Thursday, September 24, 2015

Retro 4 - George Orwell, Doublethink and Today's Politicians

Given family engagements in town this week, we will be rerunning some of our most popular posts, posts that have garnered the most attention and which showed that we are currently enduring the worst set of politicians America has ever had.


George Orwell, Doublethink and Today's Politicians

I am a big fan of George Orwell's classic Novel, "1984." I think he was a great writer and a better prognosticator since many of the predictions he made on "1984" of how democracies would die are actually unfolding today, throughout the world and throughout America. One of the concepts he talks about is "doublethink" which he defines as the ability "to hold simultaneously two opinions which cancelled out, knowing them to be contradictory and believing in both of them." If a leader can establish doublethink in the minds of his followers, then the credibility of that leader will never be questioned since whatever he says is right, doublethink suppresses free thought and free will.

I was thinking of how proud Orwell would be of our current day political class. Many examples abound of how our politicians and the government they run can implement two contradictory programs and never once stop to consider the incongruity and disconnect between the two programs. Consider:

- One of the leading drivers of escalating health care costs in this country is the poor eating habits and exercise habits of many Americans, leaving them overweight and susceptible to many diseases. In fact, one of the main activities of Michele Obama since coming to Washington has been to work hard to reduce the obesity problem plaguing many, many kids in this country. One of the efforts that both Ms. Obama is pushing, along with other parts of the government, including the Agriculture Department, is to reduce the amount of saturated fat that Americans eat, encouraging us to move towards low fat milk and other low fat dairy products.

This all sounds good. However, consider an organization called Dairy Management, as described in a November 8, 2010 New York Times article. Dairy Management is financed by a government mandated fee on the dairy industry and receives millions of dollars a year directly from the budget of the Agricultural Department. The Agriculture Department sits on Dairy Management's board, approves its marketing campaigns, and interfaces with Congress on its work. But Dairy Management recently worked with Domino's Pizza to develop a new line of pizza offerings. These new pies had 40% more cheese and Dairy Management helped develop and pay for the associated $12 million marketing campaign.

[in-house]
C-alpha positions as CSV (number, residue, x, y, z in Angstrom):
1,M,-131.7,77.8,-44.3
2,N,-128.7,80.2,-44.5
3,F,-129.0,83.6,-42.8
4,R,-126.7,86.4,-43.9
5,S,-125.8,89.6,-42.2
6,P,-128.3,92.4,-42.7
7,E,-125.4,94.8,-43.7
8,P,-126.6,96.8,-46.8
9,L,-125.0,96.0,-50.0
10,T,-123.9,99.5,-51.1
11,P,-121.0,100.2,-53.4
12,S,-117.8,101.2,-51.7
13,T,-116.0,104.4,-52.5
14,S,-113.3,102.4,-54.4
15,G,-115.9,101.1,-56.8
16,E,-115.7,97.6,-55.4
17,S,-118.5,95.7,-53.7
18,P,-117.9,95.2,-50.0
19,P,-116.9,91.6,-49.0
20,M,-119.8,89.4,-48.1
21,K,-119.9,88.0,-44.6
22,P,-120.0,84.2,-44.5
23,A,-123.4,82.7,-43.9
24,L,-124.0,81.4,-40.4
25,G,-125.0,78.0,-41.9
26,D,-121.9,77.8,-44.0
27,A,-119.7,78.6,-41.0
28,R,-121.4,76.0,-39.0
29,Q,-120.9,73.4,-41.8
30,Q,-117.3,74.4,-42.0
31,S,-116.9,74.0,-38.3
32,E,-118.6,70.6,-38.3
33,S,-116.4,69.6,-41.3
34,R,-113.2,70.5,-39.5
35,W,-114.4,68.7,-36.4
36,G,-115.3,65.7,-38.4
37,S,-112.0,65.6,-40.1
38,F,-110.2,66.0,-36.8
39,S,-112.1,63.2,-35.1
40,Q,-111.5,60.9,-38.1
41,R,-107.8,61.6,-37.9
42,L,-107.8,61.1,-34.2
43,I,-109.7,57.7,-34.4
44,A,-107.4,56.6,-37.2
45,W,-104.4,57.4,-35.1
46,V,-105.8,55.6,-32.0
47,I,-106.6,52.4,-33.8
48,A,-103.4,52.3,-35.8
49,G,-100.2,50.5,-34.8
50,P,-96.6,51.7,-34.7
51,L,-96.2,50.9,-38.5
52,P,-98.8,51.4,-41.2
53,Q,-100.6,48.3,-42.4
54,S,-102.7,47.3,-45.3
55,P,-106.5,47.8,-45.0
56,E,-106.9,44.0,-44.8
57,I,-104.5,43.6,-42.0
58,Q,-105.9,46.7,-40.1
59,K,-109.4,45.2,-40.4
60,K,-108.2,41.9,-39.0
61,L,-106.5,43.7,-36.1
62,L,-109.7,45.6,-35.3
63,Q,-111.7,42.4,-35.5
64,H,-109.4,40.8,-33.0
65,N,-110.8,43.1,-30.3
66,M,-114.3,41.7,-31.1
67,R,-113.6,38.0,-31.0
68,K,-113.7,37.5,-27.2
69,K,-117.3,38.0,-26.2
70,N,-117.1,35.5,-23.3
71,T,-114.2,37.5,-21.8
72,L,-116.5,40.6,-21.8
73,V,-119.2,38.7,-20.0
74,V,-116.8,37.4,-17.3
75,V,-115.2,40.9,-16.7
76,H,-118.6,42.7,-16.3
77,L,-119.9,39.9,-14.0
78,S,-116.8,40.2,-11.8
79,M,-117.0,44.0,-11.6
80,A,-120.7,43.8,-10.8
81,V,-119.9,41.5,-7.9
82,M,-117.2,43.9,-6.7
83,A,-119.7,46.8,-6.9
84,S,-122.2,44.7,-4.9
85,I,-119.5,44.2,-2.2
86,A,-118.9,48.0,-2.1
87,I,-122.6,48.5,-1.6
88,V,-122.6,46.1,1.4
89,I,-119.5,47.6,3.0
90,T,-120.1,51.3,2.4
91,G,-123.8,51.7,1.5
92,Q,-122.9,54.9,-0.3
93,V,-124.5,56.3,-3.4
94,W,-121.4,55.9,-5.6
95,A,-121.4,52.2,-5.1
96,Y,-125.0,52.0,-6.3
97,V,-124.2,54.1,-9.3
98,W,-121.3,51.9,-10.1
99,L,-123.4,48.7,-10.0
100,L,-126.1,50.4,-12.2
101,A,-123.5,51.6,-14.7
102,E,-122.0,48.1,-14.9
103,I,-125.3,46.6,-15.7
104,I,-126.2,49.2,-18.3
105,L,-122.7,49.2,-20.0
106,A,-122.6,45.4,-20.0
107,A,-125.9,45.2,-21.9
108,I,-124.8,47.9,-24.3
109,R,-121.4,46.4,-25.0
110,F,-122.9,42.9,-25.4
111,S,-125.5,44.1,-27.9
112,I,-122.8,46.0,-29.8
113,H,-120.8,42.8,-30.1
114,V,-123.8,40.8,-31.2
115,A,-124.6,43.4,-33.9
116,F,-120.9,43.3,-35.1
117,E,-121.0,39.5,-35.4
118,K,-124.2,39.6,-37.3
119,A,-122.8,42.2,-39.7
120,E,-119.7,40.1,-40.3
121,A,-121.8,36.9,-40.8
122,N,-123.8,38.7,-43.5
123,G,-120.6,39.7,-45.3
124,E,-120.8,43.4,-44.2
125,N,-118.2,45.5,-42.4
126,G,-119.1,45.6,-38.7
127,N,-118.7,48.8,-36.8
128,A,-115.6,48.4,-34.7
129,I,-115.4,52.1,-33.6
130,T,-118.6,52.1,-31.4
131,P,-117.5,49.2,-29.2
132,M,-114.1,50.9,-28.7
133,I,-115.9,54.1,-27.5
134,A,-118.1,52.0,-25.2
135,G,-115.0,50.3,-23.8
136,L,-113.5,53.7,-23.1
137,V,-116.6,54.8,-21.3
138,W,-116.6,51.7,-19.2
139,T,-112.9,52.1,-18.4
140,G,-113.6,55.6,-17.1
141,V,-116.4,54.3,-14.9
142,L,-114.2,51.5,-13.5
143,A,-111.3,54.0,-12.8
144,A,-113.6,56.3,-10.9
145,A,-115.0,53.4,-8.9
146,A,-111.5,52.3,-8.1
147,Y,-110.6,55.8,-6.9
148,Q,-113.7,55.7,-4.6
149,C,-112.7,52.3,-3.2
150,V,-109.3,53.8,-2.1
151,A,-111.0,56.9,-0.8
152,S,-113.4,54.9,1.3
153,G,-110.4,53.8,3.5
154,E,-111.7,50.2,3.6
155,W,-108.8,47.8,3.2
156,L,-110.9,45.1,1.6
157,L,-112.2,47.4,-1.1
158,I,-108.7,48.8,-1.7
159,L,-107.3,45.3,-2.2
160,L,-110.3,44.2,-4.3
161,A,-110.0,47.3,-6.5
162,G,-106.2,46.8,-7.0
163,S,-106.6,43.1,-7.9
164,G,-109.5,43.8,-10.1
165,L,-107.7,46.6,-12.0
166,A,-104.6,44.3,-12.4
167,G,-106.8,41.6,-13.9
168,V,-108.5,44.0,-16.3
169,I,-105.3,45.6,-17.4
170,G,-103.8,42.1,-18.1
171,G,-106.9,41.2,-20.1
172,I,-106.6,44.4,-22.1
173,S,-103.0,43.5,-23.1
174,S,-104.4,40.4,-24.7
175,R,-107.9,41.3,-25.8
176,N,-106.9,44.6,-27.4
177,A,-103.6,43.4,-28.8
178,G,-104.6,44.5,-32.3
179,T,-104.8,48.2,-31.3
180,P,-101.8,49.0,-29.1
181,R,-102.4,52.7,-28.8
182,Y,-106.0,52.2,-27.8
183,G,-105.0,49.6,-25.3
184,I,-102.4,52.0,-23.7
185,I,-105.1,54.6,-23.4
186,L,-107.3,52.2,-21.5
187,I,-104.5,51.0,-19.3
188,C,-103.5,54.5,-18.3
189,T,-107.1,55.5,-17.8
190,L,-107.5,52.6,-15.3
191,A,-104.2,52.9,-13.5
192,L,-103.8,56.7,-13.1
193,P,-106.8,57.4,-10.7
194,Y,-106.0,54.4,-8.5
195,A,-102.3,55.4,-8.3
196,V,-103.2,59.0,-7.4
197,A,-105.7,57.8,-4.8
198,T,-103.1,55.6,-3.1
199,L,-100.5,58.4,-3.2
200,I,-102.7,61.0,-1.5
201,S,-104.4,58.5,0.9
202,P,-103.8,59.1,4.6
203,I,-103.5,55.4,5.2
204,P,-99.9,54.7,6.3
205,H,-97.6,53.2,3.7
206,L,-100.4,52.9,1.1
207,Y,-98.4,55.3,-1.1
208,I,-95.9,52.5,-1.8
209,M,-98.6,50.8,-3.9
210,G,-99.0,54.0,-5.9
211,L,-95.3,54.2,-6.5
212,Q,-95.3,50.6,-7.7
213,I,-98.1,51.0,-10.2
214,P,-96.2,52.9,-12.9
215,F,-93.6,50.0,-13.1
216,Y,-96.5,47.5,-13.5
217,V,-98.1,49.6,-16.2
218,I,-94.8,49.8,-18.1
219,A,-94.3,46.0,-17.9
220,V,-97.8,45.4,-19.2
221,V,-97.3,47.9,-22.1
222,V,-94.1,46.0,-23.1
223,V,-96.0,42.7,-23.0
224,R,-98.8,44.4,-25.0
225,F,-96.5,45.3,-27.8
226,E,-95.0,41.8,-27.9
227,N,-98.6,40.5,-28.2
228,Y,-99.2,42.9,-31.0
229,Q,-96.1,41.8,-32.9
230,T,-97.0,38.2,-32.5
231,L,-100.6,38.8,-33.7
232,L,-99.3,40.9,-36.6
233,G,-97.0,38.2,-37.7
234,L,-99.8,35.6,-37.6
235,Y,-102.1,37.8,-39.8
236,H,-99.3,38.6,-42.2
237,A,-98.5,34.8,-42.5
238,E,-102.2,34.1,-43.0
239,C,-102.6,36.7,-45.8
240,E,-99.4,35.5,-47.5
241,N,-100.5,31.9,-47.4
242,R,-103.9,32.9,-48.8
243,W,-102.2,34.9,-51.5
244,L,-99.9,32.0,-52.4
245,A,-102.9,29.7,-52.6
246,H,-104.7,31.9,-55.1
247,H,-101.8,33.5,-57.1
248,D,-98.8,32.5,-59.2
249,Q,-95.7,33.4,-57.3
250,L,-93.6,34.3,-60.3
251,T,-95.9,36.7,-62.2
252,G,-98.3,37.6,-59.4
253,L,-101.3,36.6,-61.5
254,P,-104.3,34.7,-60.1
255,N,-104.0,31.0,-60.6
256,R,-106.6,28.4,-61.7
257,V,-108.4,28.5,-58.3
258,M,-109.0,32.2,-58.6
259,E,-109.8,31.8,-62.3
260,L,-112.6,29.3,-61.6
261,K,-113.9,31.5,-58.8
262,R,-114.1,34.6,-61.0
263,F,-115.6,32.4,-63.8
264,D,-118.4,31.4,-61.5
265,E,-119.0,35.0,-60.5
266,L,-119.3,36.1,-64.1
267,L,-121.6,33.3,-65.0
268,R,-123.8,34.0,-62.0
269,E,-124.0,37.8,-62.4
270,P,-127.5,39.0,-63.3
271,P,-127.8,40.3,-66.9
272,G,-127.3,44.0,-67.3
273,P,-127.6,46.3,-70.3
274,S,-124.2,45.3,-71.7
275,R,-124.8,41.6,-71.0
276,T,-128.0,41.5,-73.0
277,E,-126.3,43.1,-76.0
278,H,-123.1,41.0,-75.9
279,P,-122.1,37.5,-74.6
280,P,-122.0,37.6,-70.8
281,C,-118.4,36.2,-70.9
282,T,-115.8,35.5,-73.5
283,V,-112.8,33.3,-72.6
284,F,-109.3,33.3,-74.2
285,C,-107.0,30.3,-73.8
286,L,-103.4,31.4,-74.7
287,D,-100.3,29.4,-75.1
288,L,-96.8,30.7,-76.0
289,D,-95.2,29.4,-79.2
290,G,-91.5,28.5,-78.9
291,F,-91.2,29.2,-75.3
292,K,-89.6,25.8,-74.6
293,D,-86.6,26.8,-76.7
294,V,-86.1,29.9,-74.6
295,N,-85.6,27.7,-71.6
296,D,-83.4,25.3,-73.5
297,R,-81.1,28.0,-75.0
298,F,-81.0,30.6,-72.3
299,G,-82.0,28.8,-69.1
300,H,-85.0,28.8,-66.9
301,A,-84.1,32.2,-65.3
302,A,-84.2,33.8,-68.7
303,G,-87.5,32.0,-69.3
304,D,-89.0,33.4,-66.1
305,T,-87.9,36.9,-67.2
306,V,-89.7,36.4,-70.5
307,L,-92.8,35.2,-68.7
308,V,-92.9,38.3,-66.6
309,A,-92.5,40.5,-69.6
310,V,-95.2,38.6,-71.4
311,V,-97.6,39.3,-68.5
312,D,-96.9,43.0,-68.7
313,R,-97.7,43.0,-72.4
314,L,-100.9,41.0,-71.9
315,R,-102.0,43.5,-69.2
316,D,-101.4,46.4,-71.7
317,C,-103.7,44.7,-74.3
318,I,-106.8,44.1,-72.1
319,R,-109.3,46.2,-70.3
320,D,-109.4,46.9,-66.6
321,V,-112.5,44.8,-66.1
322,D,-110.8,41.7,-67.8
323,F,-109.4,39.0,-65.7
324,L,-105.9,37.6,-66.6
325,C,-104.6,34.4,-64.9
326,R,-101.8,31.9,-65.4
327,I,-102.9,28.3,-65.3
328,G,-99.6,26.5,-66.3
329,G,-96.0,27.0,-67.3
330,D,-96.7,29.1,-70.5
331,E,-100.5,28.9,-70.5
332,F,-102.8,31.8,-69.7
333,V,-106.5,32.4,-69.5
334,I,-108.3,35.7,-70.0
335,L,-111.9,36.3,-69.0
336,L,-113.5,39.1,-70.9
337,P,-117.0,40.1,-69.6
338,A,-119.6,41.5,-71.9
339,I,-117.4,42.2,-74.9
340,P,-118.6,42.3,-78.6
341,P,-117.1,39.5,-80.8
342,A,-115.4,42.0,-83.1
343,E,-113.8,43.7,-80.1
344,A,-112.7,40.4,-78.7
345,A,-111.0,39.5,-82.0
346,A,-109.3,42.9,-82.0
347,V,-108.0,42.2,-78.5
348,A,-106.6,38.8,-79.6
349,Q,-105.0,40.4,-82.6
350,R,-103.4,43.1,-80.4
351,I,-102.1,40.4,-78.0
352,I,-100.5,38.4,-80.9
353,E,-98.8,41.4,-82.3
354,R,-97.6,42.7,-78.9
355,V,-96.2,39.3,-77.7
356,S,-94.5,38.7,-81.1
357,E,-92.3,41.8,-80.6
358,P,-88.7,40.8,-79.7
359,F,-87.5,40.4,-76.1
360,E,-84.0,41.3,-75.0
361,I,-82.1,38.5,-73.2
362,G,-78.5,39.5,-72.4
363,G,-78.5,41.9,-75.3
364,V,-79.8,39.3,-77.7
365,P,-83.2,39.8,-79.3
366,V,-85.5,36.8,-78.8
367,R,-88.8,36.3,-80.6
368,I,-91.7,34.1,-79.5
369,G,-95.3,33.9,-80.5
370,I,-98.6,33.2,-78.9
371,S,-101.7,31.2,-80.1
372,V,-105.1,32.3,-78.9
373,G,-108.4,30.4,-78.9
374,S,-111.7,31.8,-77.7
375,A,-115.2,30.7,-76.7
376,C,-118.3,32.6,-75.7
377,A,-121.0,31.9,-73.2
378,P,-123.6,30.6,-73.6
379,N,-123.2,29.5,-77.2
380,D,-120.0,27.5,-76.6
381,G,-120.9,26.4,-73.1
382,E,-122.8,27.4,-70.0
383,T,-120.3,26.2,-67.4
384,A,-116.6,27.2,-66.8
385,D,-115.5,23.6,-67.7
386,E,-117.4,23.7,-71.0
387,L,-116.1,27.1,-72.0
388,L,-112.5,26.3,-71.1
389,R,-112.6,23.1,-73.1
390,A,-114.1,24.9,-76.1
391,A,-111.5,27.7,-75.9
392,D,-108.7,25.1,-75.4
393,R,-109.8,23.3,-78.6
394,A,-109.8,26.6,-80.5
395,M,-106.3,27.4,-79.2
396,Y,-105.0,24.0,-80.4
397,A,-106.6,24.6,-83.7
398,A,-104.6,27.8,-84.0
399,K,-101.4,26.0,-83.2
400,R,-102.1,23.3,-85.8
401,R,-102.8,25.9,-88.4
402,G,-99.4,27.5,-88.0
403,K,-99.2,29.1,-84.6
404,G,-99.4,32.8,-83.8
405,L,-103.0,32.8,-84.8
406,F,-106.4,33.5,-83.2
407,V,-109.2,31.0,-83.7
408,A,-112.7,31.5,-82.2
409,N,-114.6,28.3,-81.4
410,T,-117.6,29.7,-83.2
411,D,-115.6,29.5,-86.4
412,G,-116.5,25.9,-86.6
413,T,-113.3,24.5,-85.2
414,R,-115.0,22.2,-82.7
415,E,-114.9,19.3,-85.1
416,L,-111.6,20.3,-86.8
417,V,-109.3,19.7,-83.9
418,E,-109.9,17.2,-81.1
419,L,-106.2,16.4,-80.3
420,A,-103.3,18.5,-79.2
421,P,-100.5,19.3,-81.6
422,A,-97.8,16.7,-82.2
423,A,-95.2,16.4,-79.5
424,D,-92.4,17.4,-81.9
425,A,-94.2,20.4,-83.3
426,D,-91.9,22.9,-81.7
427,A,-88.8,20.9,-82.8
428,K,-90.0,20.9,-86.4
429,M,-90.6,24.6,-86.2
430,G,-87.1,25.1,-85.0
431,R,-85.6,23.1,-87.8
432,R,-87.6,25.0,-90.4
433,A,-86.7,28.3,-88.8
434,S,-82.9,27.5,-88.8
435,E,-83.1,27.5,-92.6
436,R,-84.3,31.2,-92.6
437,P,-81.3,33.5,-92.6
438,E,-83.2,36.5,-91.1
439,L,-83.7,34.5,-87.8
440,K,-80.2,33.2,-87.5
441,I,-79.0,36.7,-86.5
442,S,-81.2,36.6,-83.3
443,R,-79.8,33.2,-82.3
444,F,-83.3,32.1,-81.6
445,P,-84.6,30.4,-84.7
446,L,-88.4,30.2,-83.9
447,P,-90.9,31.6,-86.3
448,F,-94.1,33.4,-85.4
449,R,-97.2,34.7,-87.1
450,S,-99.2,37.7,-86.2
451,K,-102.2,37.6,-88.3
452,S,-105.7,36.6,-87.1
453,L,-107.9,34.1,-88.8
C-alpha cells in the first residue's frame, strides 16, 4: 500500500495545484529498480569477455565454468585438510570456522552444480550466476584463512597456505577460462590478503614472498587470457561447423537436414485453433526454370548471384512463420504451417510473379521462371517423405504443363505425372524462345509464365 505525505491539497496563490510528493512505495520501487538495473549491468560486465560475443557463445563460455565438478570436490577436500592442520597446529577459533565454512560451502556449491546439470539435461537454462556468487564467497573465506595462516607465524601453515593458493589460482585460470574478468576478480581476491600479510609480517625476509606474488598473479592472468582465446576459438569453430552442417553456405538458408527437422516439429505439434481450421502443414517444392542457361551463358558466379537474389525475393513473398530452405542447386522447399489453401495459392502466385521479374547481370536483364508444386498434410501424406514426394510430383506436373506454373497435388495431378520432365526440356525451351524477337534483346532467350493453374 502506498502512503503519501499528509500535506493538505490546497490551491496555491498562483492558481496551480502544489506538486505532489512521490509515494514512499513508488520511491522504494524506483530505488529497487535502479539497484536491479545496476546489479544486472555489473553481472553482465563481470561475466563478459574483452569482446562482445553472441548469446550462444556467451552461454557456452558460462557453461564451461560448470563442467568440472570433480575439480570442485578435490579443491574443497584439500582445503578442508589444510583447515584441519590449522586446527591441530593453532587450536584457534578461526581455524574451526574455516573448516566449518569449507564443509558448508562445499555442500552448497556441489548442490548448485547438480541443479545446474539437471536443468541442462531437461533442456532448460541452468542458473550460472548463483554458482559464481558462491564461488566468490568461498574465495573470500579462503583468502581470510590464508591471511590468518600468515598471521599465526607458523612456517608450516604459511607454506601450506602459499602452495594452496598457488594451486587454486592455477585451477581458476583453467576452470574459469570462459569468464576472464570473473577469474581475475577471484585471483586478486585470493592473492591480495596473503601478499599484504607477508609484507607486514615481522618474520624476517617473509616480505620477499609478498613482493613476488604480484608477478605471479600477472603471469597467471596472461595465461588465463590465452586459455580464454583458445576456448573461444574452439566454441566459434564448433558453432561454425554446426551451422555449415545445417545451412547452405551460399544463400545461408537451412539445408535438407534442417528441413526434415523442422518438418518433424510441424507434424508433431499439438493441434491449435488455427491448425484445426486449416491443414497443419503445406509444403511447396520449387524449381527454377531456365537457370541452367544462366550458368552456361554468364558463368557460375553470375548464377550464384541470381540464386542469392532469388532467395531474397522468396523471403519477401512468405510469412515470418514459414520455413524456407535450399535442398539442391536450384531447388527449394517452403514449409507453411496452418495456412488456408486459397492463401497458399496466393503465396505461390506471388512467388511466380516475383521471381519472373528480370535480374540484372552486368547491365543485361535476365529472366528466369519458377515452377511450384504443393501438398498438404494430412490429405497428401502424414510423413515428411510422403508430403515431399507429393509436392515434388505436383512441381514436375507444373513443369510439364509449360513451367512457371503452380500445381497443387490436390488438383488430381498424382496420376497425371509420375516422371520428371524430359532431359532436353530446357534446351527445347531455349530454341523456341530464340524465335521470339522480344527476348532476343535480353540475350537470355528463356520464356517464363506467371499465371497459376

But wait. Each slice of these new pizzas contains as much as two thirds of a person's daily recommended amount of saturated fat, which has been linked to heart disease and other diseases. Thus, our government is telling people to eat better and reduce the amount of unsaturated fat in their diets while they are funding support for private companies to put more saturated fat back into Americans' diets. The particularly ironic part of this Domino's example is that I would assume that kids are high pizza eaters, the same type of Americans that Michele Obama is trying to get healthy. Doublethink in the Agriculture Department - eat healthier but don't eat healthier.

- There has been a lot of hype lately regarding all electric cars, some of which will be available shortly for consumer use, e.g. General Motors' Volt. The hope behind electric cars is that they will not spew out pollutants like the gasoline internal combustion engine, improving the environment, and will help wean us from dependency on foreign energy sources. Our political class is so excited about the future of electric cares that, according to an electric car article that was in the October 9, 2010 issue of The Economist magazine, you can get up to a $7,500 subsidy rebate from the U.S. government if you purchase one.

Sounds like a great deal. Get taxpayer money to buy a new car while helping the environment. But, are these vehicles really helping the environment? While the car itself is less polluting, the energy creation needed to generate the electricity to power these cars will increase. In the United States, we get a lot of our electrical power from coal electric plants, which are not the cleanest producers of electricity from an environmental perspective. Thus, we need to find a way to reduce the amount of coal created electricity if the potential of electric cars is to be fulfilled.